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Spoto v. Rayborn

ILLINOIS APPELLATE COURT — FIRST DISTRICT (3RD DIVISION)


OCTOBER 2, 1975.

IN RE ADOPTION OF LORETTA RAYBORN, A MINOR. — (JOSEPH M. SPOTO ET AL., APPELLEES,

v.

RICHARD RAYBORN, APPELLANT.)

APPEAL from the Circuit Court of Cook County; the Hon. HELEN F. McGILLICUDDY, Judge, presiding.

PER CURIAM (BEFORE MCGLOON, P.J., MCNAMARA AND MEJDA, JJ.):

Richard Rayborn, petitioner, filed a petition pursuant to section 72 of the Civil Practice Act (Ill. Rev. Stat. 1973, ch. 110, par. 72), seeking vacatur of a decree of adoption which provided that his natural child, Loretta Rayborn, be the child of respondents, Joseph M. Spoto and Loretta Spoto, his wife. After a hearing on respondents' motion to dismiss, the section 72 petition was dismissed without further proceedings. Petitioner appeals, contending that his delay in filing the petition beyond 2 years from the date of the entry of the adoption decree was occasioned by and justified on the basis of legal disability, duress and fraud, thereby tolling the statute of limitations and permitting him to proceed on the section 72 petition.

Petitioner and respondent Loretta Spoto were originally married to each other; the minor child, Loretta Rayborn, was born of that marriage in September 1958. The marriage ended in divorce in December 1960 and custody of the child was granted to the mother. On August 13, 1971, the respondents filed the original action herein, a petition to adopt the child. On June 21, 1971, petitioner had executed before the clerk of the circuit court a written consent to the adoption, and the decree was entered on September 17, 1971, finding in part that the respondents were "reputable persons of good moral character" and that petitioner was of legal age and under no legal disability.

The section 72 petition was filed on June 8, 1974, and sought vacatur of the adoption decree on the grounds that petitioner was fraudulently induced to execute the adoption consent; that respondents fraudulently misrepresented facts in the original action which, if known to the court, would have prevented the entry of that decree; and that although petitioner had known since December 10, 1971, that he had executed a written consent to his daughter's adoption, he was prevented from challenging the decree due to legal disability. Petitioner's affidavit that he was diligent in filing the instant petition and that he had a good defense to the original action accompanied the petition.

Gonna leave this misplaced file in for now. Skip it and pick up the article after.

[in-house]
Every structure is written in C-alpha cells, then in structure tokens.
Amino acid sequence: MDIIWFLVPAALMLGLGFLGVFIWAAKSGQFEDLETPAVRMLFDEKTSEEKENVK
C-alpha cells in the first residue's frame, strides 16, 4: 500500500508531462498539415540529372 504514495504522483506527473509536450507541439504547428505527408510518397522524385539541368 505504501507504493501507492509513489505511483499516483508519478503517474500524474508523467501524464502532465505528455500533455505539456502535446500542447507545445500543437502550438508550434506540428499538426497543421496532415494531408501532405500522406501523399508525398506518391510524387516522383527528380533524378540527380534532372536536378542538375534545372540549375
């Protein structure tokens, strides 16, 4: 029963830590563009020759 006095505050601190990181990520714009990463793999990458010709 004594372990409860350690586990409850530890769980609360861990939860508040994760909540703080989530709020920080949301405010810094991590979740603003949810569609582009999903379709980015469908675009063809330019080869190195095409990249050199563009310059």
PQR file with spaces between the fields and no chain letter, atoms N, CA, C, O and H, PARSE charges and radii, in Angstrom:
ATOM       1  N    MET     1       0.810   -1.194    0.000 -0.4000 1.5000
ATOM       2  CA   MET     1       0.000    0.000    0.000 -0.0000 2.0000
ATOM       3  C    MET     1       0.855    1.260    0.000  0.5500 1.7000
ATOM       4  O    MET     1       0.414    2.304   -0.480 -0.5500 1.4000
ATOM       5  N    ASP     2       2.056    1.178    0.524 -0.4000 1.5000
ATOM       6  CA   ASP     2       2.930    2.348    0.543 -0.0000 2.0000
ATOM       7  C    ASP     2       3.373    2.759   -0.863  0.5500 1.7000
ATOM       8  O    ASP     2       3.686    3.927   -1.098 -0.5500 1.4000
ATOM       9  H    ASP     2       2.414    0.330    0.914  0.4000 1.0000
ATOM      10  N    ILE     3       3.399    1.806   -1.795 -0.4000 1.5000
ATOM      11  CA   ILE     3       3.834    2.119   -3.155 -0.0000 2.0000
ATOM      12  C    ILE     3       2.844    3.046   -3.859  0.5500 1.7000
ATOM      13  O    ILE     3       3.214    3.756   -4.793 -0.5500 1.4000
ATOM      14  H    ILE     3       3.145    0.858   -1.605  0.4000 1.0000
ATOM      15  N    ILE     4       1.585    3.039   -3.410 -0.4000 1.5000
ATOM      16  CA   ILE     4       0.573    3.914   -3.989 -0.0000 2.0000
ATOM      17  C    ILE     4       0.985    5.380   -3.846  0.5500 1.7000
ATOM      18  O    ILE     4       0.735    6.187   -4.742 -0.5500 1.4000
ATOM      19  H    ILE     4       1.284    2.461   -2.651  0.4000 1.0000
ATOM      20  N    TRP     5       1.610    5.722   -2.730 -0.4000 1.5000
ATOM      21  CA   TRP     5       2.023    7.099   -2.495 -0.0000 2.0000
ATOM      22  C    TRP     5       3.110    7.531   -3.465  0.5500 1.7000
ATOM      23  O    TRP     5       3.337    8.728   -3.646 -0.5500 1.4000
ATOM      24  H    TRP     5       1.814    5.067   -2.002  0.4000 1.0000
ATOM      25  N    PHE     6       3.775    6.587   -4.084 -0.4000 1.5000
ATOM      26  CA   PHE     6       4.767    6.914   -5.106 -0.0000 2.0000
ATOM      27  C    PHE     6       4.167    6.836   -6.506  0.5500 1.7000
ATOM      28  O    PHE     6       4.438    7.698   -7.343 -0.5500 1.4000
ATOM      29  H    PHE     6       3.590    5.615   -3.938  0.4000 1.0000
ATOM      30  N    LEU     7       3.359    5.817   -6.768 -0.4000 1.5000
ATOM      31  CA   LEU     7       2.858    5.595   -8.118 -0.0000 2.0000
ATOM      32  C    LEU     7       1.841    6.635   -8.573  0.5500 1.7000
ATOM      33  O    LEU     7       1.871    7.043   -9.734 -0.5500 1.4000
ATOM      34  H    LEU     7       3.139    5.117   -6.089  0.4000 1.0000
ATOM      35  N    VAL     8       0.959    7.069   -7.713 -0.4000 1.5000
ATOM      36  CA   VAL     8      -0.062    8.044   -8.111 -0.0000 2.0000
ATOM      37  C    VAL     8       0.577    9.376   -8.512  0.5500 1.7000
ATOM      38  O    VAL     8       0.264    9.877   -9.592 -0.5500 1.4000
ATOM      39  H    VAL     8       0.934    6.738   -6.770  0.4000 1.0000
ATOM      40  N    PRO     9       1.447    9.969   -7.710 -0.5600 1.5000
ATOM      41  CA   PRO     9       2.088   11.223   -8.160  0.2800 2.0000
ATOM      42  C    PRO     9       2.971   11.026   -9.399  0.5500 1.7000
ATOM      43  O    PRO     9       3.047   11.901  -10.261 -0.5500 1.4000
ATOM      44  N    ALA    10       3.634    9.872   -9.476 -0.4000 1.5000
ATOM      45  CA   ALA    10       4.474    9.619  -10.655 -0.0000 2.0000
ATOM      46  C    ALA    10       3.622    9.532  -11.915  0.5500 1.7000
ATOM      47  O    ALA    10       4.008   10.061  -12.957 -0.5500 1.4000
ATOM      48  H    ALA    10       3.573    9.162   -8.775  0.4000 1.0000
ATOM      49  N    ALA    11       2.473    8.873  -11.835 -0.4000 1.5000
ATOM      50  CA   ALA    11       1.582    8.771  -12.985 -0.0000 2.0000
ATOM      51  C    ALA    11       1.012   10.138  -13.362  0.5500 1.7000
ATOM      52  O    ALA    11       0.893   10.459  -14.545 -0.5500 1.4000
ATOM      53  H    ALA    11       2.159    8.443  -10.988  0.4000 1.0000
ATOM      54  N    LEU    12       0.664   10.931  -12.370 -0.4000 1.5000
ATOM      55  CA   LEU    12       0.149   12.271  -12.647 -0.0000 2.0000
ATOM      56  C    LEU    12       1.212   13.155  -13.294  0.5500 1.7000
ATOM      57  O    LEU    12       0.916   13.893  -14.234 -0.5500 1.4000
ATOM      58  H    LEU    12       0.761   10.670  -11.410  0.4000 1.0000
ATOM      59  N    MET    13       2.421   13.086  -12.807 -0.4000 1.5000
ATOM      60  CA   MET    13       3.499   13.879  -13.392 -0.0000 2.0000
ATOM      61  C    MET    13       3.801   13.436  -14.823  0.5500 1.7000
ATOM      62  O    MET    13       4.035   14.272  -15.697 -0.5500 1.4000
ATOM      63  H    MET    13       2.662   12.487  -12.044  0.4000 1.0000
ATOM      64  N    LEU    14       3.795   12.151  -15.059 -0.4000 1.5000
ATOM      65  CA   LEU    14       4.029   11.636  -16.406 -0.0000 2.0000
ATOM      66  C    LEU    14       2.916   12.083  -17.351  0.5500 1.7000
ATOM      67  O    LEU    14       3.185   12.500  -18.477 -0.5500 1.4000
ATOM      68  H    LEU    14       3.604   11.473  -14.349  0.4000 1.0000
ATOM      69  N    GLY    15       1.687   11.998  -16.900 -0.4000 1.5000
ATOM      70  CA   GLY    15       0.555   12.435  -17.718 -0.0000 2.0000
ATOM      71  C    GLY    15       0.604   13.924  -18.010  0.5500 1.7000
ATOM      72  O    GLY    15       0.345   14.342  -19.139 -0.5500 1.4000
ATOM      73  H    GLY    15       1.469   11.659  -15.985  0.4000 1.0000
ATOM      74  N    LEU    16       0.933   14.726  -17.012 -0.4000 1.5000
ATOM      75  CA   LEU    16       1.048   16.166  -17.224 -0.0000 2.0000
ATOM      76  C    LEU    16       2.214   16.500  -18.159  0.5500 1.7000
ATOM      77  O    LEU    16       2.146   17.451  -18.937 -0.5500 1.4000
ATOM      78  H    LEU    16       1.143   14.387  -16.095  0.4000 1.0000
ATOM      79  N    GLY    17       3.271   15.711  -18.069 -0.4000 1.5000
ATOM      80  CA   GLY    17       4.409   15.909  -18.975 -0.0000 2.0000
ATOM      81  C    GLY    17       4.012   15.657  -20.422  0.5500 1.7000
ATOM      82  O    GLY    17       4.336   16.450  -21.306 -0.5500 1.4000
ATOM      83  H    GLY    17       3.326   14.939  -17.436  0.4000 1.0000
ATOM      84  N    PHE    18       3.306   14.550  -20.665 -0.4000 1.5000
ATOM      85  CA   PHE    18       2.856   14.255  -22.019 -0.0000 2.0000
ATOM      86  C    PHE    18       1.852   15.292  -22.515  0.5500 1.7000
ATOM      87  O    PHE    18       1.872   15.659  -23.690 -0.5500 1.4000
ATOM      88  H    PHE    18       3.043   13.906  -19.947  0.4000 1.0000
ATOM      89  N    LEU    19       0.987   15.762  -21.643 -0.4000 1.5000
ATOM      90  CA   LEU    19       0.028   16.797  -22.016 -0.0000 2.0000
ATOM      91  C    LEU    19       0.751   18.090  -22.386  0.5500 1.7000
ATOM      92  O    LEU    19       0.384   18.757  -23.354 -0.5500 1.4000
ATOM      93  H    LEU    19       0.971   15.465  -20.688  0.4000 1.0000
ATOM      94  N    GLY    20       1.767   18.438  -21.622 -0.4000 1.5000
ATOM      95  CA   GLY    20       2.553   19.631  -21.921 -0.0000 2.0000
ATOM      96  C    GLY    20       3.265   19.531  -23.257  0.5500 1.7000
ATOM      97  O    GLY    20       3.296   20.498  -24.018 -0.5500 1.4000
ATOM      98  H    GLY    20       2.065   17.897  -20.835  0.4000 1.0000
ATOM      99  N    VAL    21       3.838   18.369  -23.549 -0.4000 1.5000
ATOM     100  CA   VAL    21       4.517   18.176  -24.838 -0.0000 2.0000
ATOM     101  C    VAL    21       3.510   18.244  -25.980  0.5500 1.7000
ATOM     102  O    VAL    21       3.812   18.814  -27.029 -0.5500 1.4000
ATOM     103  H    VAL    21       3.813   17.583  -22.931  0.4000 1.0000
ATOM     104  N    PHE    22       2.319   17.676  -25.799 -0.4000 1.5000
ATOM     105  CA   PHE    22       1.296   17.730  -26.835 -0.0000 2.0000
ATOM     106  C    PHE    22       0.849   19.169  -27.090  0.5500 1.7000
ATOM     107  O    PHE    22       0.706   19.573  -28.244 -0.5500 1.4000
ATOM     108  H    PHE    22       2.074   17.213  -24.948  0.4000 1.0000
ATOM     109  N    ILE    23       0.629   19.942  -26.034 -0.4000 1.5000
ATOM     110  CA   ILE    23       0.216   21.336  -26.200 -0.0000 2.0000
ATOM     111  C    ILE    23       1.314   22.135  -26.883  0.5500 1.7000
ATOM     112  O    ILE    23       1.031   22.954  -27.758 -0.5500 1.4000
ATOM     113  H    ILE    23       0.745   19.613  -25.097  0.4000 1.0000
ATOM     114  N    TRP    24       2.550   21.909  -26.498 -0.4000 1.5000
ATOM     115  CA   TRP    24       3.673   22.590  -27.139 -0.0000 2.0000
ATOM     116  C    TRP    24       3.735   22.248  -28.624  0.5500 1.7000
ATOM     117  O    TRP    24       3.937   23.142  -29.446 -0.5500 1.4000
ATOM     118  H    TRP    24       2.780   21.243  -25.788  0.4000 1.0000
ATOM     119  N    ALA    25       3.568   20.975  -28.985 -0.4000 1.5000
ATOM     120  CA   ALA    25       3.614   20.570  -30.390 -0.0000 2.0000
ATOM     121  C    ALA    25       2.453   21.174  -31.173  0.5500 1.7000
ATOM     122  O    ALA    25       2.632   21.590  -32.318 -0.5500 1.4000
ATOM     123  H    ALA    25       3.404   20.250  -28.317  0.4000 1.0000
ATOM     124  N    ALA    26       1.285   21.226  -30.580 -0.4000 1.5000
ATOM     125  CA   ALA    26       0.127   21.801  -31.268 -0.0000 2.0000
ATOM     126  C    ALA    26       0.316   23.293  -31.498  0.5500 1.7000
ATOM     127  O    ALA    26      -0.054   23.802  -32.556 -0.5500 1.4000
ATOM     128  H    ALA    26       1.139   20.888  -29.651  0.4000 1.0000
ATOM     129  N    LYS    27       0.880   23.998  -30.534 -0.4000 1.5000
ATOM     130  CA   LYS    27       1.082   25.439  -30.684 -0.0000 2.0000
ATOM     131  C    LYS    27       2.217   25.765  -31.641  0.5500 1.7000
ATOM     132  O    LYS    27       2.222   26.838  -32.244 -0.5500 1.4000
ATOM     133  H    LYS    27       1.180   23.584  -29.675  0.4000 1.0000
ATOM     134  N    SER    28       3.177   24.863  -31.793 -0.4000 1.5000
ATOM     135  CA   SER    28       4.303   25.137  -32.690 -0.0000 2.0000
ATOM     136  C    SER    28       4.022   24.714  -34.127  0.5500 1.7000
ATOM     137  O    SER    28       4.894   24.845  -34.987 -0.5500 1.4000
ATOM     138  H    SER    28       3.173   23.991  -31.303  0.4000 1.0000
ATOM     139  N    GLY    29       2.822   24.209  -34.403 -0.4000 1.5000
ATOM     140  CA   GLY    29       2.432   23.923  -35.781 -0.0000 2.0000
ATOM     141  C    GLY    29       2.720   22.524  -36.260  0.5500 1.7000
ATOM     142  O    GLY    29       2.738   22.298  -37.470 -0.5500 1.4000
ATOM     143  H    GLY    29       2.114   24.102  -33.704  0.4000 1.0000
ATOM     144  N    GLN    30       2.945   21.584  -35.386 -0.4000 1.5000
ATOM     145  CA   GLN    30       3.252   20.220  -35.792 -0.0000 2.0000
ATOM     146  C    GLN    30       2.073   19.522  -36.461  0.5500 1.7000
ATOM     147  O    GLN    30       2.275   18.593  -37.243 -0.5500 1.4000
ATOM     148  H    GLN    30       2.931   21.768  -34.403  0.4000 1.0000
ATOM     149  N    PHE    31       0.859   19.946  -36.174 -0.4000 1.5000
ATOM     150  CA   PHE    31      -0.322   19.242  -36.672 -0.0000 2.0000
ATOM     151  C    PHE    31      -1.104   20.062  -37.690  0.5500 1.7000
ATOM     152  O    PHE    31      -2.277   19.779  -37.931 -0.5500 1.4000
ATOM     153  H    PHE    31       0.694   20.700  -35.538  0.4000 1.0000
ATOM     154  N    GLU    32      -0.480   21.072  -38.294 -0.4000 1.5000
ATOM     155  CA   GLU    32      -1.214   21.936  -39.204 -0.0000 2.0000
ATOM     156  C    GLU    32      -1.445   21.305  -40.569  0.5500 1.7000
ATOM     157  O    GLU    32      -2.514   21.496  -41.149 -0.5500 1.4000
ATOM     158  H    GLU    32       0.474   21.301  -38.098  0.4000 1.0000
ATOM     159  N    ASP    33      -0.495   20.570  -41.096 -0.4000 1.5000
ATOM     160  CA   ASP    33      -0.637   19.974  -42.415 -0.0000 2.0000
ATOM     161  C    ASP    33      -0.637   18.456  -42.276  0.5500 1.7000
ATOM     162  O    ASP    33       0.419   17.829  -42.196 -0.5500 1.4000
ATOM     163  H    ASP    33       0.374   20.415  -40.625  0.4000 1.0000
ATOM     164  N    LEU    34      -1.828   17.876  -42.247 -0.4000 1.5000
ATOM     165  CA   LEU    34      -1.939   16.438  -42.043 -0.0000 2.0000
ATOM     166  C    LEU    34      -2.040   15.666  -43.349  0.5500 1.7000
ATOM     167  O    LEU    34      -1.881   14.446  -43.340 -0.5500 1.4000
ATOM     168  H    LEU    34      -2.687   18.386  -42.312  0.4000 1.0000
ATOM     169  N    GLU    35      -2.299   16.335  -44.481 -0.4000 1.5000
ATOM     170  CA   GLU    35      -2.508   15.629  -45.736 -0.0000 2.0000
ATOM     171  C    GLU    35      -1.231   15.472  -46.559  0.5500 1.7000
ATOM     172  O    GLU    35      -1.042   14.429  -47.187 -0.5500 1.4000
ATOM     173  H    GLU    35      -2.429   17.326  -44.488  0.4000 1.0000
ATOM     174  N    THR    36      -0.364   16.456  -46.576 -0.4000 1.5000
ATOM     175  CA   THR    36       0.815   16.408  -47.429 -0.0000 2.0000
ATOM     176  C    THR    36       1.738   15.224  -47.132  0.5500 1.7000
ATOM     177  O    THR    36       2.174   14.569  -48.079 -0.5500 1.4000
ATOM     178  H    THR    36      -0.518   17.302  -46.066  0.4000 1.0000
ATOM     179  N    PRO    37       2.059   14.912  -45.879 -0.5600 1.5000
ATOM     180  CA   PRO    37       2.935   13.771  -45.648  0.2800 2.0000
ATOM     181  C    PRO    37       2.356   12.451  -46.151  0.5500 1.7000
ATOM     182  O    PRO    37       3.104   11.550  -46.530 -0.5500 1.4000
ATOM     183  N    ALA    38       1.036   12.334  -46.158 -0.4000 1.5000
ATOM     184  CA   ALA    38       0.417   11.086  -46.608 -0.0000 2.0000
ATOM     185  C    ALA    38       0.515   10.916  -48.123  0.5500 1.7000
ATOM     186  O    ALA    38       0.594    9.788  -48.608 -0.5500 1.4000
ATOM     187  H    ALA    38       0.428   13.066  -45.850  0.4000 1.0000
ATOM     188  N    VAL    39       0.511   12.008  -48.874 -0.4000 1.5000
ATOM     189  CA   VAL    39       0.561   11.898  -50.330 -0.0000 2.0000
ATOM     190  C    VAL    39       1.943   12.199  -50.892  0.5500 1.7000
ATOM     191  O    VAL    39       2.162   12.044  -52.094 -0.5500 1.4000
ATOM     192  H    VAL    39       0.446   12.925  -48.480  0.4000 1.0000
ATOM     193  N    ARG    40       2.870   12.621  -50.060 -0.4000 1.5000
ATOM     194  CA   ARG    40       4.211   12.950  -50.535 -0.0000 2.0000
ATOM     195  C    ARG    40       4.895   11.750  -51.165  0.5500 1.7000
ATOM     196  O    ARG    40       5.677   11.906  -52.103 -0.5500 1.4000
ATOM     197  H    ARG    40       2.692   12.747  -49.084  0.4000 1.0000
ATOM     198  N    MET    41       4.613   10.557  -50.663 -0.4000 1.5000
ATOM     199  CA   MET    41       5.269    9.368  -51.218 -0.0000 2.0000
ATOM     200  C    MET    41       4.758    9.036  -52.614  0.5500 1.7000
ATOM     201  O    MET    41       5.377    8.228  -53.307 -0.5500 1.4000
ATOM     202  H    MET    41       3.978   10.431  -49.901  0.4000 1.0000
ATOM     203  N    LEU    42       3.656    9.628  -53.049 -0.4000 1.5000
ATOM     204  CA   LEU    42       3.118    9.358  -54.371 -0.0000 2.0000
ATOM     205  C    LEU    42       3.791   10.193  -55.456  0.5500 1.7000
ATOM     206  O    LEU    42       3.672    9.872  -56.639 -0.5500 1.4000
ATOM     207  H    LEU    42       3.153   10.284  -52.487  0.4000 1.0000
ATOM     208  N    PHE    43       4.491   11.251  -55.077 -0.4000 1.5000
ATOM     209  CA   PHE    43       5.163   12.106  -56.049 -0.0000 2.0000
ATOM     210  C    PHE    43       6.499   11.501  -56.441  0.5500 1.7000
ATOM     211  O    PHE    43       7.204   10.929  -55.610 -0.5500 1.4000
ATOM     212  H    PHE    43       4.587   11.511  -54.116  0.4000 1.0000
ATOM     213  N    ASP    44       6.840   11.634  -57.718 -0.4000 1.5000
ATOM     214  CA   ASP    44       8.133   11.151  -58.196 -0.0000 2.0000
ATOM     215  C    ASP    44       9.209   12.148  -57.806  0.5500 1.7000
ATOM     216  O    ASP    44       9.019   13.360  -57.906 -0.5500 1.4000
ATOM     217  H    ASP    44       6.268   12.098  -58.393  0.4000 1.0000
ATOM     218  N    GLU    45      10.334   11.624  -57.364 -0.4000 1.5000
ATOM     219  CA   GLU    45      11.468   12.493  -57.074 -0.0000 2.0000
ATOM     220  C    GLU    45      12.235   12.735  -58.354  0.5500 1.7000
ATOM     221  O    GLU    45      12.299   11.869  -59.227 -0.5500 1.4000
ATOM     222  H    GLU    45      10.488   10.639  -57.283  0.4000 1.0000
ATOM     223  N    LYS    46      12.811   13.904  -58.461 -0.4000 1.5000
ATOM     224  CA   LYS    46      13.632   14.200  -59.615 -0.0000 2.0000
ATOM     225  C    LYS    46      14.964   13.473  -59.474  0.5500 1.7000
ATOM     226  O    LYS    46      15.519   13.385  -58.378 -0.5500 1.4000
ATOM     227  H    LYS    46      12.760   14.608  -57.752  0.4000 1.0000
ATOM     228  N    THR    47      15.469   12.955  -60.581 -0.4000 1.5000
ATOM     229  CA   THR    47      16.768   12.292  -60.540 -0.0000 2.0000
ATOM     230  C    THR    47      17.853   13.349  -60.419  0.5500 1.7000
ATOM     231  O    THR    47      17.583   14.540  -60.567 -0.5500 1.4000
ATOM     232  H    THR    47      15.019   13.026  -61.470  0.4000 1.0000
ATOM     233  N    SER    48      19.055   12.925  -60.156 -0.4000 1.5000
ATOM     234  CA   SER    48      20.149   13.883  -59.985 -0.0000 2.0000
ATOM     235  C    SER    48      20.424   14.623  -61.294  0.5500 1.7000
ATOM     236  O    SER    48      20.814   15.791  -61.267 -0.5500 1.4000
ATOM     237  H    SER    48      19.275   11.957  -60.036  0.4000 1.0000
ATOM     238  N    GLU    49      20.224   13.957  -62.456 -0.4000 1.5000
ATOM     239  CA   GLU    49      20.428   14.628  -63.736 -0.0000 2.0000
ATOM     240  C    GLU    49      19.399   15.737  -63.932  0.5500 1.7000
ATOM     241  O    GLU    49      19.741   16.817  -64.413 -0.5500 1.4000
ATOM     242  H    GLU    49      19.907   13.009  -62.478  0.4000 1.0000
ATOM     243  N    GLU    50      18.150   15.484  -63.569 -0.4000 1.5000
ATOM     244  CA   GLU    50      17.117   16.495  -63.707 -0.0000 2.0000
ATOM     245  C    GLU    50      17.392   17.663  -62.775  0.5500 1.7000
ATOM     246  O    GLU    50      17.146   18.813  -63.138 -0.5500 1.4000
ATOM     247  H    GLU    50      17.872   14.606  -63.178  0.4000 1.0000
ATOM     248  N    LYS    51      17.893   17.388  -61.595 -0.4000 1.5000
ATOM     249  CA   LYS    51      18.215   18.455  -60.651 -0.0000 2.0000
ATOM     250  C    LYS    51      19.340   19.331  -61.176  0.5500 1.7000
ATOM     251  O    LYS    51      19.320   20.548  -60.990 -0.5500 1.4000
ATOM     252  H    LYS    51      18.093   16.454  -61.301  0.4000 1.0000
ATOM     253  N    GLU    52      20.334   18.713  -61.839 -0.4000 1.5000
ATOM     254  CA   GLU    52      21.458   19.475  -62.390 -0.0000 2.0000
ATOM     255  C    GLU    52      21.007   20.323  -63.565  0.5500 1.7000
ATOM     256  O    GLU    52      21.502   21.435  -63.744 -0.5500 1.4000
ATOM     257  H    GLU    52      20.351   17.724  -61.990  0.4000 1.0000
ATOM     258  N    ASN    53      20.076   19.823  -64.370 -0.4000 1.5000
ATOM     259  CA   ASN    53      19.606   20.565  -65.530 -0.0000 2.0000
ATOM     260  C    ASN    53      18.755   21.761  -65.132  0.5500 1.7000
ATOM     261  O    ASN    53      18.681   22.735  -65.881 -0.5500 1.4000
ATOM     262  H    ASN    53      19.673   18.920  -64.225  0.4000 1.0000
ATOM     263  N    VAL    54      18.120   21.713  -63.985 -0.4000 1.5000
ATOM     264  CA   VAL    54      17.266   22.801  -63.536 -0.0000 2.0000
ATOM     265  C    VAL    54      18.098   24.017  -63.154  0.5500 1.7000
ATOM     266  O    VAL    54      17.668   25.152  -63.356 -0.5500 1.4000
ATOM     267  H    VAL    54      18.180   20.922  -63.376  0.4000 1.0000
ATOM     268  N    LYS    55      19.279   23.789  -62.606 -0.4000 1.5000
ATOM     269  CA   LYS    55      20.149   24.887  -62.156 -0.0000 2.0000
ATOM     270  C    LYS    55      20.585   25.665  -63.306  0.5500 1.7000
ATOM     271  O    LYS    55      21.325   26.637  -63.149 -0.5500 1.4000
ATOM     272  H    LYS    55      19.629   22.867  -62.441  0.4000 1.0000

Respondents filed a motion to dismiss the petition on the ground that it was filed beyond the period of limitation prescribed by section 72(3), and that it failed to allege any legal disability which would justify tolling the statute of limitation and was filed for harrassment purposes only.

Petitioner's answer to the motion to dismiss expanded upon the matters alleged in the petition. It alleged that petitioner, while under heavy medication and not represented by legal counsel, was "railroaded" into signing the adoption consent in that he had assumed he was signing a waiver of his visitation rights in connection with the 1960 decree of divorce; that respondent Joseph Spoto misrepresented to the original trial court that he was of good moral character, whereas in fact he had a long police and prison record; and that petitioner was under a legal disability from the time he became aware that he had executed the adoption consent until the filing of the instant petition, as he was under medication for a series of accidents which prevented him from acquiring gainful employment to secure legal counsel.